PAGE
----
A Reference Guide for Acrylic Miniature Painting (Basecoats, Layers, and Glazes)

Acrylic painting guide for miniatures - basecoat layer glaze what's the difference - how to use acrylic paints with miniatures - basecoating, layering, and glazing - banner

Acrylic paints are a popular choice in miniature painting because they are environmentally friendly, nontoxic and easier to use than other types of paint. When dry, hobby acrylics remain flexible so it won’t crack when handled or painted over. Model hobby acrylic paints are available in a range of colors, including metallics. acrylic mediums to increase transparency or slow drying time. Acrylic paint is also used by modelers to make faux finishes with matte and gloss acrylic additives and varnishes.

In this article, I share a reference guide for using acrylic paints in your miniature painting hobby. I will review useful information about how to acrylic paint and provide an overview of the differences between acrylic paint basecoats, layers, and glazes.


Learning Objectives

  • Present a review of the benefits and uses for acrylic paint in miniature painting
  • Introduce the different types of acrylic paint applications: base coats, layers, and glazes
  • Provide useful tips for using basecoating, layering, and glazing techniques on miniatures

What is a Hobby Acrylic Paint?

Let’s start with something you and I take for granted. What is acrylic paint? 😅

Acrylic paint is a water-based, low odor, and quick drying polymer emulsion. In principle, all acrylic paints are a mixture of colored pigments and a polymer binder that keeps the paint fluid. Almost all hobby acrylic paints use a water-soluble formulation, which allows any painter to thin, dilute, and mix their paint with water.

Because these acrylic hobby paints will continue to dissolve in water as it is added, there will be point when the paint loses its consistency, surface tension, and normal adhering/binding properties when applied to a surface with a brush (or airbrush). I’ll show you how to use this behavior to your advantage in painting miniatures below.

Of course, the main benefit of using acrylic paints over the older enamel lacquers of yesteryear, is that acrylic paints are environmentally friendly, non-toxic, and don’t require harsh solvents for thinning or clean up.

What is in Acrylic Paint for Painting Miniatures?

Hobby acrylics come in a variety of forms including liquids, gels, and soft pastes. They may also be packaged as single colors or small sets of related colors called “color families.” Reaper paints has a line of “triads” (here’s an example) that are similar to this concept. You can use triads to help you apply paints of related colors, such as flesh tones, or for an seascape motif.

Acrylic painting guide for miniatures - basecoat layer glaze what's the difference - how to use acrylic paints with miniatures - basecoating, layering, and glazing - fire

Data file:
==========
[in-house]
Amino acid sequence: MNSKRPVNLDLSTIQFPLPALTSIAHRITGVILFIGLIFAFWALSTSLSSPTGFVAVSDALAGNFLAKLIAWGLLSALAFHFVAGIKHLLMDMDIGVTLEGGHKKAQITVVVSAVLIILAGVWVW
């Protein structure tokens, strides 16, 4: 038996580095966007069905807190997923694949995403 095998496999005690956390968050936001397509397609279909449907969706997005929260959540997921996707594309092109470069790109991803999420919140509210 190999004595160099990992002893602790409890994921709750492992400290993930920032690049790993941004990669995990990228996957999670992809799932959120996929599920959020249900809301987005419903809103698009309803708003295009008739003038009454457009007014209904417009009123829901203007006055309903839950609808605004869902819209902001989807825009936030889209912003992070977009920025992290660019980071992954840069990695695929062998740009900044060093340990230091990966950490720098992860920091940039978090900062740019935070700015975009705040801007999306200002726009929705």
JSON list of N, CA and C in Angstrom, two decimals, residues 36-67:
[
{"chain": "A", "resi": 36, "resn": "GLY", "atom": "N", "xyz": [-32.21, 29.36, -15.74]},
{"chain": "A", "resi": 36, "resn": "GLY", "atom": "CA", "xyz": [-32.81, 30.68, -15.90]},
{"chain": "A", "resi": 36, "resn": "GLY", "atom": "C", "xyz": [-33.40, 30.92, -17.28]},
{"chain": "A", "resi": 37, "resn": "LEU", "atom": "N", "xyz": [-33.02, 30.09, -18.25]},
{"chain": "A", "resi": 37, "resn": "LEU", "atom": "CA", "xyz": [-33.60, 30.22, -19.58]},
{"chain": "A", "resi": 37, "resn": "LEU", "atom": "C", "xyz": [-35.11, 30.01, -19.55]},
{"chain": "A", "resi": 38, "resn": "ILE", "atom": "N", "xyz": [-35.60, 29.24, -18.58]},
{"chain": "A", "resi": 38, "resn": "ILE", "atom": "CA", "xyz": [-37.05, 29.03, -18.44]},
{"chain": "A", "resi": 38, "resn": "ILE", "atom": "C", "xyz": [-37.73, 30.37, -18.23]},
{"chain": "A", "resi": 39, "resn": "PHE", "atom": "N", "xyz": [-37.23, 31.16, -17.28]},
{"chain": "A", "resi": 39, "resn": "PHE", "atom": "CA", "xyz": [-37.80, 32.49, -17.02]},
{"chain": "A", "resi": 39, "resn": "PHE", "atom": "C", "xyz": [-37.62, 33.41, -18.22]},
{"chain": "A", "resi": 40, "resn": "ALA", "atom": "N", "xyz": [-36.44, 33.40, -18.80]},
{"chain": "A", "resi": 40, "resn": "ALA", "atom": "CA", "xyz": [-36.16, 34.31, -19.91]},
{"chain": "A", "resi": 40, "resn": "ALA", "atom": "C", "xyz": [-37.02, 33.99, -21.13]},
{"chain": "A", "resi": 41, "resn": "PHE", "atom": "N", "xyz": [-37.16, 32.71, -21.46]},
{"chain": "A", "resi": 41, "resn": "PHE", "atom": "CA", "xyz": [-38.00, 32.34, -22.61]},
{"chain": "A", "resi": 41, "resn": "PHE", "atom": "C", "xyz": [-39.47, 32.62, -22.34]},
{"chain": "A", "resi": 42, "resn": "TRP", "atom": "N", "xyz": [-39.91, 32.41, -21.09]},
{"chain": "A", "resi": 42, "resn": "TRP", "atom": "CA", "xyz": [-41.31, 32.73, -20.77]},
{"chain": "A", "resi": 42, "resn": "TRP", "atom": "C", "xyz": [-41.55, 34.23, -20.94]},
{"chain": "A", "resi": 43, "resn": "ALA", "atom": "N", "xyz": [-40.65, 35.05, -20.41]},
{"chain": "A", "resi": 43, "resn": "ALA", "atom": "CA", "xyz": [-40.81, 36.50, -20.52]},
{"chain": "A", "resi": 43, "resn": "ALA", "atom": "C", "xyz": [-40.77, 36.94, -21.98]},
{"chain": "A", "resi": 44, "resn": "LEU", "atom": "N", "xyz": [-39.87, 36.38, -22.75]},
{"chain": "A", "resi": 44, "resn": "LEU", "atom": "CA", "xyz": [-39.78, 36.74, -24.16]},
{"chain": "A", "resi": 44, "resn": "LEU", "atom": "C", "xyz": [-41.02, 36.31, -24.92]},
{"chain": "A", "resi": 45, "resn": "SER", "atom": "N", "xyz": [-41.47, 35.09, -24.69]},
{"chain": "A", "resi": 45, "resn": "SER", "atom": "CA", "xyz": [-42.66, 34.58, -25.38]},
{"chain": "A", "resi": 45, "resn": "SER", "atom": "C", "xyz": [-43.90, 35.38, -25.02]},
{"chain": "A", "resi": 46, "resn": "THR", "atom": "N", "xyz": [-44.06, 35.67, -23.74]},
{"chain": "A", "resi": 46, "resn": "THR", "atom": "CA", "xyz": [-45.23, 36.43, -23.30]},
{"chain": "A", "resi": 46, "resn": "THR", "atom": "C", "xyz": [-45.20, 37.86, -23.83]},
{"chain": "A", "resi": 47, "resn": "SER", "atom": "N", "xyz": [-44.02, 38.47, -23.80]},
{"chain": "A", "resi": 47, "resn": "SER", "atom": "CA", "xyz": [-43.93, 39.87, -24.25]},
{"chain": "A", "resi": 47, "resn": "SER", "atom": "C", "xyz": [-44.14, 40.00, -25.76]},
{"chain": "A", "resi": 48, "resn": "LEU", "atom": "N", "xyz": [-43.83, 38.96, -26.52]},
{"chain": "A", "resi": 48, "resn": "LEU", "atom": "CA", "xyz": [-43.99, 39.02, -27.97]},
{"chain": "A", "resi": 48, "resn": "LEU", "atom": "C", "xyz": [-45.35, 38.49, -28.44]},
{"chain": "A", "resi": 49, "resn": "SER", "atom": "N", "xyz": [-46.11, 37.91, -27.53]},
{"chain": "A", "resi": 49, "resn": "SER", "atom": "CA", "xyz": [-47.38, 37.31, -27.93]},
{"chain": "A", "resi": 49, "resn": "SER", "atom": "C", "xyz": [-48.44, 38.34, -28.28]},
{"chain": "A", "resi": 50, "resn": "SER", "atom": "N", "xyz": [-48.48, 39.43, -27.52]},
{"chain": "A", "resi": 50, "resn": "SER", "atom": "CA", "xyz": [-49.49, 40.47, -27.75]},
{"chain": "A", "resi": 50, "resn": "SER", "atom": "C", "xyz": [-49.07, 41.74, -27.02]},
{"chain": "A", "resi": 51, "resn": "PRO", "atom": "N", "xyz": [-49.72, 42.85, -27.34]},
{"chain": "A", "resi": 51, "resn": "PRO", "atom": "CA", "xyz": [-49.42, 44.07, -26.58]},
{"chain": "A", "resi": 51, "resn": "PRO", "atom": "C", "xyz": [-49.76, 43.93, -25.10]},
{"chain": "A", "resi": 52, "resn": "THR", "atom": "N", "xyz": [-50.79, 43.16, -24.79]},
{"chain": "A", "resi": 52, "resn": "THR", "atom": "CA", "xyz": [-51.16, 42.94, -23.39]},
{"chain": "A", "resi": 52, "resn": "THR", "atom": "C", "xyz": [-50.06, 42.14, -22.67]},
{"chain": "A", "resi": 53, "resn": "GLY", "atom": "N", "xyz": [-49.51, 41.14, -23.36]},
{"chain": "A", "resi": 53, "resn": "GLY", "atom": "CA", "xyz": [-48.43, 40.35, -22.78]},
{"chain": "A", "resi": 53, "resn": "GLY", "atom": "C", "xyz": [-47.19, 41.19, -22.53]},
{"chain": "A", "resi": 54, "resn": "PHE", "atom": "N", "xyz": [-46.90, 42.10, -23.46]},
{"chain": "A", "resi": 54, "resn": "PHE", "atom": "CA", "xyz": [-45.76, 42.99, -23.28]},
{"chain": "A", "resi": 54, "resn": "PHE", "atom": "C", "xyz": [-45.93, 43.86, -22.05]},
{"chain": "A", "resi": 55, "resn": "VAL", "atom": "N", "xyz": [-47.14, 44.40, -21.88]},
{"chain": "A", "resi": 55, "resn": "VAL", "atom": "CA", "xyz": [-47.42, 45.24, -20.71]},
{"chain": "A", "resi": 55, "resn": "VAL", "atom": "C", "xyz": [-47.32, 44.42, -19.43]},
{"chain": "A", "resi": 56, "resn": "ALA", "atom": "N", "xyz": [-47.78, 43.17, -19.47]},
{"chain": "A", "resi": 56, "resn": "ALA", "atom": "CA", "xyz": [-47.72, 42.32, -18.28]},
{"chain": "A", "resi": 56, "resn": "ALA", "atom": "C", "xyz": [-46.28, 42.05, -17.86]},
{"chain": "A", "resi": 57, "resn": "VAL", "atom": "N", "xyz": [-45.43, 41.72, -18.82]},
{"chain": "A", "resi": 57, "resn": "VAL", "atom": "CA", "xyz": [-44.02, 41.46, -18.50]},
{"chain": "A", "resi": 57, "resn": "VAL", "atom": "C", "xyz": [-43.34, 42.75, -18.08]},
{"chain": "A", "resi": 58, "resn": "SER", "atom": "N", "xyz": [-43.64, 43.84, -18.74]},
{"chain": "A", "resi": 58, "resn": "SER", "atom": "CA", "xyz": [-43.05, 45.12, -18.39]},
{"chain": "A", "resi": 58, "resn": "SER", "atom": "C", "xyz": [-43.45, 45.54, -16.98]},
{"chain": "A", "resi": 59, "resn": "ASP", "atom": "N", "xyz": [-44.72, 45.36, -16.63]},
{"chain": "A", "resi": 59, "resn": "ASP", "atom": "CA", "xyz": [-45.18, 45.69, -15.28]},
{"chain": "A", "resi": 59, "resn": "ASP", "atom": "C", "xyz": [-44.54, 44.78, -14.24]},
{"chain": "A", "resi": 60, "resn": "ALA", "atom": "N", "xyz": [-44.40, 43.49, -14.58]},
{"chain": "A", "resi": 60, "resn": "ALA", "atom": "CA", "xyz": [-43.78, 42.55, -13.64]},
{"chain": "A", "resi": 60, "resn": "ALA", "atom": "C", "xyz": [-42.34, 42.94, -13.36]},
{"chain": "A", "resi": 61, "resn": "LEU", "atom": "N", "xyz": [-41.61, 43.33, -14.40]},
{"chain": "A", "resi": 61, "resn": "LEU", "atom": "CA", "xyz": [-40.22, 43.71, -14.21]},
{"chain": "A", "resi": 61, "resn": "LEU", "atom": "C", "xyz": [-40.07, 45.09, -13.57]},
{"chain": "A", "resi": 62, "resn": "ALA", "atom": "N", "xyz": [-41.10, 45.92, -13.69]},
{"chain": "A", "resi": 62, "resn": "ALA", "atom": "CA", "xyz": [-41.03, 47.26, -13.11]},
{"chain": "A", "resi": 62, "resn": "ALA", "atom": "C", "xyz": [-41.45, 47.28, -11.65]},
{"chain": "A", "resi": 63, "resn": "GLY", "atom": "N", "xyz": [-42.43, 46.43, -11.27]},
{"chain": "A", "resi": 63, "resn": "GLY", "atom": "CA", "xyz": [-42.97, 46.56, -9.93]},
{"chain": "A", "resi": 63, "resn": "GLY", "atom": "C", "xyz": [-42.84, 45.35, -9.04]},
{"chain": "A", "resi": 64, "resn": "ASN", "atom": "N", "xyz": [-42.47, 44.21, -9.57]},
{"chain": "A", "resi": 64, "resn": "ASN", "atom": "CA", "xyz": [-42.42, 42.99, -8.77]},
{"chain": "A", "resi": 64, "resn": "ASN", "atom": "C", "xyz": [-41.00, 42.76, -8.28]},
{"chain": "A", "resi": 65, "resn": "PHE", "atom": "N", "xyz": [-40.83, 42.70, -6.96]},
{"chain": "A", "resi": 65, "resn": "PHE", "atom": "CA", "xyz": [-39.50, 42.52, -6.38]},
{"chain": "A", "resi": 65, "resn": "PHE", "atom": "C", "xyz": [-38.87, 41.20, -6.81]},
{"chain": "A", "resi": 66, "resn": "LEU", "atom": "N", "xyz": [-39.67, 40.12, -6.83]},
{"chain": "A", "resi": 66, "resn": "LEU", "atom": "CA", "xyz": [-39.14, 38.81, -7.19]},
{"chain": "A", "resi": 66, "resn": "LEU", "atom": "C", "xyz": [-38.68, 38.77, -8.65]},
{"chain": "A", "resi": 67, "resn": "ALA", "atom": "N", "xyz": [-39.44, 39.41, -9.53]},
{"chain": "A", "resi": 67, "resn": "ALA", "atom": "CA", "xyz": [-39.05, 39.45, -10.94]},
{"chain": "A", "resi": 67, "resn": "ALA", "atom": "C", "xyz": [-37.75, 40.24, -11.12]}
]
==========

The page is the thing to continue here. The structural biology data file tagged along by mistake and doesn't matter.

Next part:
You can use the concept of “color families” to help you paint subjects with related colors, such as a flame, e.g., red, orange, yellow.

Why Should You Use Acrylic Paint in your Modeling Project?

There are a few reasons you might want to use acrylic over other types of paint. Acrylic paints are used in painting models, teaching art and painting for children, as well as fine arts application (watercolor paint substitutes). Acrylic paint may come in three general forms, depending on its intended use:

  1. Craft paints
  2. Artist grade paint
  3. Hobby, modeling paint

All acrylic paints comes with a number of additives that make it good for different applications. This includes mediums that change acrylic’s working properties, e.g., thickness, flow, level of smoothness or brush-ability, and additives that help acrylic paints adhere to different surfaces.

1. Craft acrylic paint

Craft paints are the least expensive, budget-friendly type of acrylics you can find in any arts & crafts store. Arts and craft acrylic paints are often used in general hobby crafting projects, like scrapbooking, poster-making, and kid’s art activities in school or home. Here’s a review of a great kid’s craft acrylic paint set.

Acrylic painting guide for miniatures - basecoat layer glaze what's the difference - how to use acrylic paints with miniatures - basecoating, layering, and glazing - kid paint

READ MORE: IS LICKING YOUR HOBBY PAINT BRUSH DANGEROUS?

The acrylic you often see in craft grade paint use coarser pigments, or a lower density of color pigments in the acrylic emulsion. This creates a paint with a more translucent coverage behavior than higher-quality acrylic paints. Of course, this reduces the cost of the paint and usually gives the paint a longer working time before it dries. The viscosity of crafting grade acrylic paint can vary widely, from very thick pastes that require thinning, to a high-flow medium that you can buy in large volume bottles.